No matter the size of your business or organization, there will always be critics. How you respond to these critics — publicly and privately — is very important. Writing a correction letter to a newspaper or magazine is often the easiest (and cheapest) public relations strategy when responding to critics. But it’s not always easy to get your opinion heard and taken into consideration, and/or to set the facts straight. Especially when the recipient of the communication is a total stranger, it’s important for your correction letter to follow these nine steps.
1. The subject line of your email should be clear. Either state the company name in some fashion, or utilize the title of the article. Do not send an email with a blank subject line, or with an off-topic or confrontational subject line.
2. Address the recipient of the email. Do not simply launch into your complaint. It is common courtesy to address and greet someone.
3. Let the recipient know whether or not the communication is on or off the record. Anytime you correspond in writing with someone who is a member of the media–be it a journalist, blogger, etc.– you should make it clear whether your intent is to communicate publicly or privately.
4. State who you are. It’s important to provide the recipient with context. “My name is Jane Doe, and I am the vice president of corporate communications for Company A.”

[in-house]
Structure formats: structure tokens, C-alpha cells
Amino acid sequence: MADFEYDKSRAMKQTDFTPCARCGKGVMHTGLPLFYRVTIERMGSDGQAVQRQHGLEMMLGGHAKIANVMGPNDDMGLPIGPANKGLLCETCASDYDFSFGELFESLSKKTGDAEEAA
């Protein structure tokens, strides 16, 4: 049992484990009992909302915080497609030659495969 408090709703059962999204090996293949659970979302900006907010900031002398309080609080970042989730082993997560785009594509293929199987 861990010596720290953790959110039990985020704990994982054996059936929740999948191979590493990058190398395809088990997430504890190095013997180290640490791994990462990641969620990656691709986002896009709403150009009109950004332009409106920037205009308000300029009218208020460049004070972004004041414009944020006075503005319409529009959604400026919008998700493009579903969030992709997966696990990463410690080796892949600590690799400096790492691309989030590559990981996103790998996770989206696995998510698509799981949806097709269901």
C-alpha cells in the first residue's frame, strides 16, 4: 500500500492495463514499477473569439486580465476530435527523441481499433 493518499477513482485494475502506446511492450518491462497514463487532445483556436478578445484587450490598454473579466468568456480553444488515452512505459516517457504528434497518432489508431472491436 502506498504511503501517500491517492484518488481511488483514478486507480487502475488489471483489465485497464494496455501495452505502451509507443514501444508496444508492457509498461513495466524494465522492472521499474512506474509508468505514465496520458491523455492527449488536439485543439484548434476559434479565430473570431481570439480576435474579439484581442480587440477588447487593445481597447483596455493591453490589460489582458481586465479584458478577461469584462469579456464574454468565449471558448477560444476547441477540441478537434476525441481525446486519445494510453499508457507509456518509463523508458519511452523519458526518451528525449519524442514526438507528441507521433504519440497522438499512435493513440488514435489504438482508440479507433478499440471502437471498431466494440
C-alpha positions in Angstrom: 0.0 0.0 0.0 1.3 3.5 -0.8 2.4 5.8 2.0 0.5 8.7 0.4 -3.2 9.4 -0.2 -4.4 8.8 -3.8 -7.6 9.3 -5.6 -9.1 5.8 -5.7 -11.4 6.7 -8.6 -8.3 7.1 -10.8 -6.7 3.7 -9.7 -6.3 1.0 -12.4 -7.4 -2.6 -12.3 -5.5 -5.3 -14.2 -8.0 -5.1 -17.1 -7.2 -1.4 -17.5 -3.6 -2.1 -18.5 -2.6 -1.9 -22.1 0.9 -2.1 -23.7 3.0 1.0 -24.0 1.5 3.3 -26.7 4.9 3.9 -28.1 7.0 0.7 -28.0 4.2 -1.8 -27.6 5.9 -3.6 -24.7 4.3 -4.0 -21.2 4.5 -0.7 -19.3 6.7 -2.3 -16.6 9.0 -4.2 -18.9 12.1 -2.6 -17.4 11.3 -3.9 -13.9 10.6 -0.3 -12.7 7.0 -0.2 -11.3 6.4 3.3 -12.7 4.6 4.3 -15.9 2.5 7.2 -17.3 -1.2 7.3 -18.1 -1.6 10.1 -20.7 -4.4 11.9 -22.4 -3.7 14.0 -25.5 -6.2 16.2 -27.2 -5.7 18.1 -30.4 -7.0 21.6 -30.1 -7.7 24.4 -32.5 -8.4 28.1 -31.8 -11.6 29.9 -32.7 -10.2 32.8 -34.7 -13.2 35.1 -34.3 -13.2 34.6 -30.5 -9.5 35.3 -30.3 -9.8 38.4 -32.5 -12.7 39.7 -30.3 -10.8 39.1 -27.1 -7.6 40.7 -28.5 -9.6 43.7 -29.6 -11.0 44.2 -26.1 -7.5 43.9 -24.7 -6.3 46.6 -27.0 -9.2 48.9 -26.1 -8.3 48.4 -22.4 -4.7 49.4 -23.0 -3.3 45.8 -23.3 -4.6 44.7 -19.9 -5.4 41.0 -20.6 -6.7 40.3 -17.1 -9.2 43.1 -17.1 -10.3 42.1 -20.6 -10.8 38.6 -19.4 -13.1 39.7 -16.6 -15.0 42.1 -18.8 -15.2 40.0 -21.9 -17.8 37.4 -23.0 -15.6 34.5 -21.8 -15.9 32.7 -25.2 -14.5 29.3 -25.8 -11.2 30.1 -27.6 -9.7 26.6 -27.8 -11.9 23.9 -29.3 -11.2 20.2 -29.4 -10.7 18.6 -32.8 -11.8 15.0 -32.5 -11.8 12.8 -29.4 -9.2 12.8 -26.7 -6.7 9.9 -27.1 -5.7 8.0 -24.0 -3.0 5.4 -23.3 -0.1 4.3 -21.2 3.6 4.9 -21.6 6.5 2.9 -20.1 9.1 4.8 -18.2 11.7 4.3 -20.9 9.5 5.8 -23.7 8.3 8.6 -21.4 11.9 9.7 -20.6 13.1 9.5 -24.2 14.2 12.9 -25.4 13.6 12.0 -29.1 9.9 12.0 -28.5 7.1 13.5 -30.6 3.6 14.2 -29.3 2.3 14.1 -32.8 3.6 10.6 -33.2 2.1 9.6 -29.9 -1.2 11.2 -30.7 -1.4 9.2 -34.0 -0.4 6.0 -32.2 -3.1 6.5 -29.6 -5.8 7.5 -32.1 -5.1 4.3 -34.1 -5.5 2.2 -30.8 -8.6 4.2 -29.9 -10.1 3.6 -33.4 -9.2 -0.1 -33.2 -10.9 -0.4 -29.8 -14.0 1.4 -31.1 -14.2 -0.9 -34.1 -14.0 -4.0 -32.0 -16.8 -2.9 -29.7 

5. State clearly why you are writing. Are you writing to correct facts? Are you writing because you do not agree with the writer’s opinion? Are you writing because you simply felt compelled to respond and address certain issues? Think about making a business-related phone call. When you call a business contact, you begin with a greeting, then you address the person, and then you state why you are calling. You should do the same in business correspondence.
6. If you are writing to correct inaccurate information, tell the recipient what information is inaccurate, and provide him or her with the correct information. Do not simply say “you are wrong.” Give the person the correct information, and if it can be found somewhere, tell him or her where to find it.
7. If you are writing because you do not agree with someone’s opinions or analysis, do not foam at the mouth. Writing is a subtle art, and it is sometimes difficult to gauge the true emotions of a writer. Do not be afraid to state that you’re upset. But a calm statement carries a lot more weight and gives the recipient a lot more reason to pause than a string of obscenities or outrageous emotional outbursts.
8. Conclude your correction letter by offering to speak on the telephone or further communicate via email. If you are asking for a correction, or believe that a response is necessary, write, “I look forward to your response.” Also include a valediction. Do not simply end the email with your signature.
9. Be sure to include your contact information, name, and title.
Firing off angry and nonsensical emails to the media, analysts, or other third parties is only going to back up their criticism, so it is important that you treat a correction letter with care. You should act professionally and extend the same courtesy that you expect in return. Otherwise, your letter will accomplish nothing.
This article, written by Ben Silverman, originally appeared in PR Fuel (http://www.ereleases.com/prfuel), a free weekly newsletter from eReleases (http://www.ereleases.com), the online leader in affordable press release distribution. To subscribe to PR Fuel, visit: http://www.ereleases.com/prfuel/subscribe/.